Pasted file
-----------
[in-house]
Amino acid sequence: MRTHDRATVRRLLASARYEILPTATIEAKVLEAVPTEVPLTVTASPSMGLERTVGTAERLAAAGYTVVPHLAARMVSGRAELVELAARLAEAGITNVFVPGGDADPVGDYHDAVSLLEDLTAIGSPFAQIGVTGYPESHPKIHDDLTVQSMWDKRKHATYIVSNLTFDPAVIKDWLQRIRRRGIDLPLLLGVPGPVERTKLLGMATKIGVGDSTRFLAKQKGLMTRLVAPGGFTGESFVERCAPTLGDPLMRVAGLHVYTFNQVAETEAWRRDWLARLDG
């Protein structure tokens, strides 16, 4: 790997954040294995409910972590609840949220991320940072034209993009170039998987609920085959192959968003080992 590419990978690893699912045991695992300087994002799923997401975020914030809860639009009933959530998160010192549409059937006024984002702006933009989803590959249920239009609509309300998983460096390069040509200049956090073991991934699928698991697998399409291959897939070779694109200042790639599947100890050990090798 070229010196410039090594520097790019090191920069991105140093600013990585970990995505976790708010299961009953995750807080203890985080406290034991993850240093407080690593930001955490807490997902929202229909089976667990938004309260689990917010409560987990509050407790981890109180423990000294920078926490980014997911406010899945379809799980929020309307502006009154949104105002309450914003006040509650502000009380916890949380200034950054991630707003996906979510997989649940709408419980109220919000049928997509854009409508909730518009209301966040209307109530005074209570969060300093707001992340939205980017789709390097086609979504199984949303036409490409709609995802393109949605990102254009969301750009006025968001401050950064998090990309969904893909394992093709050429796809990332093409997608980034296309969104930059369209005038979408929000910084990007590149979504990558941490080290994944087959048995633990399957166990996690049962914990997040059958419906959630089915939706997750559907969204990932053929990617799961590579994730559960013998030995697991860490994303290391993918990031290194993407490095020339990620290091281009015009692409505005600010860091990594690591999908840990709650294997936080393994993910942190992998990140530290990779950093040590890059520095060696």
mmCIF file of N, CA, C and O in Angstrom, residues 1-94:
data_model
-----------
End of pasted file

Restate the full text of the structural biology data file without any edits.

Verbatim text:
[in-house]
Amino acid sequence: MRTHDRATVRRLLASARYEILPTATIEAKVLEAVPTEVPLTVTASPSMGLERTVGTAERLAAAGYTVVPHLAARMVSGRAELVELAARLAEAGITNVFVPGGDADPVGDYHDAVSLLEDLTAIGSPFAQIGVTGYPESHPKIHDDLTVQSMWDKRKHATYIVSNLTFDPAVIKDWLQRIRRRGIDLPLLLGVPGPVERTKLLGMATKIGVGDSTRFLAKQKGLMTRLVAPGGFTGESFVERCAPTLGDPLMRVAGLHVYTFNQVAETEAWRRDWLARLDG
């Protein structure tokens, strides 16, 4: 790997954040294995409910972590609840949220991320940072034209993009170039998987609920085959192959968003080992 590419990978690893699912045991695992300087994002799923997401975020914030809860639009009933959530998160010192549409059937006024984002702006933009989803590959249920239009609509309300998983460096390069040509200049956090073991991934699928698991697998399409291959897939070779694109200042790639599947100890050990090798 070229010196410039090594520097790019090191920069991105140093600013990585970990995505976790708010299961009953995750807080203890985080406290034991993850240093407080690593930001955490807490997902929202229909089976667990938004309260689990917010409560987990509050407790981890109180423990000294920078926490980014997911406010899945379809799980929020309307502006009154949104105002309450914003006040509650502000009380916890949380200034950054991630707003996906979510997989649940709408419980109220919000049928997509854009409508909730518009209301966040209307109530005074209570969060300093707001992340939205980017789709390097086609979504199984949303036409490409709609995802393109949605990102254009969301750009006025968001401050950064998090990309969904893909394992093709050429796809990332093409997608980034296309969104930059369209005038979408929000910084990007590149979504990558941490080290994944087959048995633990399957166990996690049962914990997040059958419906959630089915939706997750559907969204990932053929990617799961590579994730559960013998030995697991860490994303290391993918990031290194993407490095020339990620290091281009015009692409505005600010860091990594690591999908840990709650294997936080393994993910942190992998990140530290990779950093040590890059520095060696």
mmCIF file of N, CA, C and O in Angstrom, residues 1-94:
data_model